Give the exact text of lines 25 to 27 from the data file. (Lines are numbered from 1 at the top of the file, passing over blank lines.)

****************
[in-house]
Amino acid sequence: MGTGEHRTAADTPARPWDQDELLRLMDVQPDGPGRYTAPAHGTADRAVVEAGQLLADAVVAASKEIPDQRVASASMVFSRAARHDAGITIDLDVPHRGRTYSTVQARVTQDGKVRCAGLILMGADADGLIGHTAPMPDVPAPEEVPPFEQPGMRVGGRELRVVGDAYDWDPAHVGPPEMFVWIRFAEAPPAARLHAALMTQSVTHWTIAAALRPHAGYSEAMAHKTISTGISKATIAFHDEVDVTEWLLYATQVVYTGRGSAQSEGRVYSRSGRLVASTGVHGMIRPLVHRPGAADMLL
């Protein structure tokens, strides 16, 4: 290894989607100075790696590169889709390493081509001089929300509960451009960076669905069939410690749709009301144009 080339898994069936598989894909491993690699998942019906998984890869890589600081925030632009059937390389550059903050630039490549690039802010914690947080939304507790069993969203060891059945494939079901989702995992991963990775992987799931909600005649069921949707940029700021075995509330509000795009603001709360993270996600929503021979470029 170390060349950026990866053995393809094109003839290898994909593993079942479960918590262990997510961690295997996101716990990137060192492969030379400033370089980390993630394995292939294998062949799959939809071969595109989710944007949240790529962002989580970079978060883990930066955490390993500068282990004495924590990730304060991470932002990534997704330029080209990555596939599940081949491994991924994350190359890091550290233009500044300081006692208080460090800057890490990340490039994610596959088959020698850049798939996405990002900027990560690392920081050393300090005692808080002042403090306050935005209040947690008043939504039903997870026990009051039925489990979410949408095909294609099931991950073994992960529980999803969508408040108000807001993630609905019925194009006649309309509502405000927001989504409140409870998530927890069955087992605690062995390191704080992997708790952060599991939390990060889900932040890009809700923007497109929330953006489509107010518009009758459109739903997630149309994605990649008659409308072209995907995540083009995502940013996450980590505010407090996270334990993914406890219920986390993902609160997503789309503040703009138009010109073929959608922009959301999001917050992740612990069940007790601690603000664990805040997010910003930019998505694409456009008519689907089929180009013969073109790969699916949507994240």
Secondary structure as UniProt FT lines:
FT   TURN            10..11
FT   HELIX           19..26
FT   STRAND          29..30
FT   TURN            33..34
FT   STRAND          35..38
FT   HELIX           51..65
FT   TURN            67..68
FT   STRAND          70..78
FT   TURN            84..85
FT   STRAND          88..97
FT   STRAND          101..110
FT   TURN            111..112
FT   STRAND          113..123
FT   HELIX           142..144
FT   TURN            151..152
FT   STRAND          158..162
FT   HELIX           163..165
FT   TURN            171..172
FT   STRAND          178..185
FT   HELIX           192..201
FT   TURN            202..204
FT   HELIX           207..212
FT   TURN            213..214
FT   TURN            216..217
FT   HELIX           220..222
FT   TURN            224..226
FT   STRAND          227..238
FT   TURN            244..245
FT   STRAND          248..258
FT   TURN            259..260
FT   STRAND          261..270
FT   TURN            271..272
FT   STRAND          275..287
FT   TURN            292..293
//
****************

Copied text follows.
FT   TURN            202..204
FT   HELIX           207..212
FT   TURN            213..214